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Article posted on 28 November 2018

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From SAND Magazine

'In Love' by Norah Lea is an important showcase, which quite possibly normalises transgender identity through a series of self-portraits created with her collaborator Nicolas Ow. The exhibition was art directed by Diva Agar. On our record, this is one of the best shows accomplished in 2018.

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Article posted on 31 Docember 2018

 
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From: Nisa Kreems

Filipino artist Leeroy New transforms people into otherworldly beings to send a message.

Imagine you’re waiting for the bus and a near-naked human body decked out in layers of plastic tubes, with a face covered in spikes, ambles past you. Freakily enough, it's something that happens in Manila.

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Article posted on 26 December 2018

Please read the VICE article here:

 
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People who do not conform to gender stereotypes are characterised as ‘troublemakers’, or ‘queer’.  The term queer has been used to refer to sexual orientation and gender minorities identified as neither heterosexual or cisgender. The original definition of queer was ‘strange’ or ‘peculiar’, ‘trouble’, but has increasingly been adopted to describe non-normative identities. These words often suggest negative associations such as problems, or the presence of a disorder, or difficulty. They are also used when socially accepted/agreed rules or norms are contravened. This leads us to question what socially accepted norms or social customs are. Is it possible to define them? If so, are there tangible guidelines to differentiate socially acceptable behavior from that which is not?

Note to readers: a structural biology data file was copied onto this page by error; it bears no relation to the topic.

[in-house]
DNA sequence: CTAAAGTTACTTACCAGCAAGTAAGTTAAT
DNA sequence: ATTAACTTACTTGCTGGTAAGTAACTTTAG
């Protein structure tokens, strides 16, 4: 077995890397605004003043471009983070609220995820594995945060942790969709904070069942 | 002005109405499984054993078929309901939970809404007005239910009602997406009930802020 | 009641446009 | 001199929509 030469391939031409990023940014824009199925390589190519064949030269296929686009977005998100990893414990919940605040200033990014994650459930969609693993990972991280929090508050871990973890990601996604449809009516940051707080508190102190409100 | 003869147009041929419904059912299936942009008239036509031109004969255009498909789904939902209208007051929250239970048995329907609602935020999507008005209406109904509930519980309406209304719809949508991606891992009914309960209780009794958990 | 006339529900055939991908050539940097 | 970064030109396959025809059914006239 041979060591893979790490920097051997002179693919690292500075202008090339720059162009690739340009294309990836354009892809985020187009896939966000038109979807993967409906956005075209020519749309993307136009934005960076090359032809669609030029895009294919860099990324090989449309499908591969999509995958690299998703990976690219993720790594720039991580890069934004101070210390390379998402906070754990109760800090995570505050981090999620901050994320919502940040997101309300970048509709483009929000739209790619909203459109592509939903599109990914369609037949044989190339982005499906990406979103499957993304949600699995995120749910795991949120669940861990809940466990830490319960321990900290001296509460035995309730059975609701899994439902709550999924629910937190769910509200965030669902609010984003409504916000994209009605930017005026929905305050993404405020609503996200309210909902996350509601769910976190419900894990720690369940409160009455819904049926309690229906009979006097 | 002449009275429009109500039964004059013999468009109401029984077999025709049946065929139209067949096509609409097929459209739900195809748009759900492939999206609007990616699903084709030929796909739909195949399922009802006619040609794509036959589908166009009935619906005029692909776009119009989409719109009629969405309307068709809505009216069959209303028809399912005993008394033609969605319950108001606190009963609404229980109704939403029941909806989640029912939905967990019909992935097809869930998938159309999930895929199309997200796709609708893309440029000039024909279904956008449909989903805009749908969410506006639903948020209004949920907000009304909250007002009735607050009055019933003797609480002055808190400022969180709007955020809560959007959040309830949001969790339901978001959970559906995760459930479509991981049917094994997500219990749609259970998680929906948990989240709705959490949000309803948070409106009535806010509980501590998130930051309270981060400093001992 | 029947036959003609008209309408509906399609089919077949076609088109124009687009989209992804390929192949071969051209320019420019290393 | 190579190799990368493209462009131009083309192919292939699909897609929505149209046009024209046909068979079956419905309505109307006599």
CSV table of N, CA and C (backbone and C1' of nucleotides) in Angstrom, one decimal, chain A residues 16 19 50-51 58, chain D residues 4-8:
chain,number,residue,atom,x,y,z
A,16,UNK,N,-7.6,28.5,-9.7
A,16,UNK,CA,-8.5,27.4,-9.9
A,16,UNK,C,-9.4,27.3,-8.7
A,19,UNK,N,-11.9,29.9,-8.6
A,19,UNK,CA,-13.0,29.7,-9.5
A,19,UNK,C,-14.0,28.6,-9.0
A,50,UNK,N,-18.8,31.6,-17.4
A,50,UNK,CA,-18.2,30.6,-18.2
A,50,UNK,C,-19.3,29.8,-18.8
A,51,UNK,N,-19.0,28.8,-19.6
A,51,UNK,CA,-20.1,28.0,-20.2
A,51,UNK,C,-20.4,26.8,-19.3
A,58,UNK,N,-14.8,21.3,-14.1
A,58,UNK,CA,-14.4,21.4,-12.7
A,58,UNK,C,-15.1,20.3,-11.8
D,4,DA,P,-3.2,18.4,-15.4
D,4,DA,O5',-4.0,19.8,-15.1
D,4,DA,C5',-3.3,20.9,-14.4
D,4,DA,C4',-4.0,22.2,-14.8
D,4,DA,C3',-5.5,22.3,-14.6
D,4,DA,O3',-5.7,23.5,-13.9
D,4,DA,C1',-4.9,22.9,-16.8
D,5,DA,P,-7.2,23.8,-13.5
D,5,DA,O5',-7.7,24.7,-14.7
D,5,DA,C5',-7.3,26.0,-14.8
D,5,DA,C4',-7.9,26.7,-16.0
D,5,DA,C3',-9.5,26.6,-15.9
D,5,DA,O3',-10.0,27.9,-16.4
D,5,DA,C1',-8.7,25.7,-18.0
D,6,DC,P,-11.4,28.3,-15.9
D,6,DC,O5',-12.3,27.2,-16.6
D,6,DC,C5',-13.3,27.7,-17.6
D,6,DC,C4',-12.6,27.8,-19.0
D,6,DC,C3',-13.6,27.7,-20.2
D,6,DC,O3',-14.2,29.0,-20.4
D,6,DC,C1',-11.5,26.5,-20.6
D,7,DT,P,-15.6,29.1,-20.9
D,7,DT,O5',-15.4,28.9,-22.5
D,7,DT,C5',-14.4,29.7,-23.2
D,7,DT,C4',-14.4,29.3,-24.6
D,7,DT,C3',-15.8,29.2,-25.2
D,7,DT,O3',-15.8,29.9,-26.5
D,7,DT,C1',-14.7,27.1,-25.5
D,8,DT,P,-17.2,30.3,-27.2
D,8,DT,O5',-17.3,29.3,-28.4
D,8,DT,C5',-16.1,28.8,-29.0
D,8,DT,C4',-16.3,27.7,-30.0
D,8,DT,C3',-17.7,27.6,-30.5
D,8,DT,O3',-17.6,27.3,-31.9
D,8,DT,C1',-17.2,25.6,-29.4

Please read the Plural article here:

 
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We’re seeing a change in the tides in 2018. Where non-conformity to gender stereotypes once garnered disgust, a newfound appreciation for queer culture has steered pop culture in the new millennium in a much more positive direction.

But the well-tailored men of Queer Eye still sit on the safer end of the spectrum (irony, right?)

Beyond the sharp suits donned by confidently out individuals, or even the elaborate costumes of RuPaul’s Drag Race, a whole universe of non-binary dressing and fashion exists.

Please read the SG Magazine article here:

 
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From: Amanda Chai

Instead of lunch at Food Garden, how about fine art?

It can only be a good thing that an art gallery would open somewhere as obscure as Asia Square. In an area where mindless money-making presides over everything else, a dab of culture can’t hurt anyone. The all-new Hatch Art Project opens today (Jun 4) in the unassuming first level of Tower 1, ready to bring new life and perspective to the Central Business District.

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Article posted on 04 June 2018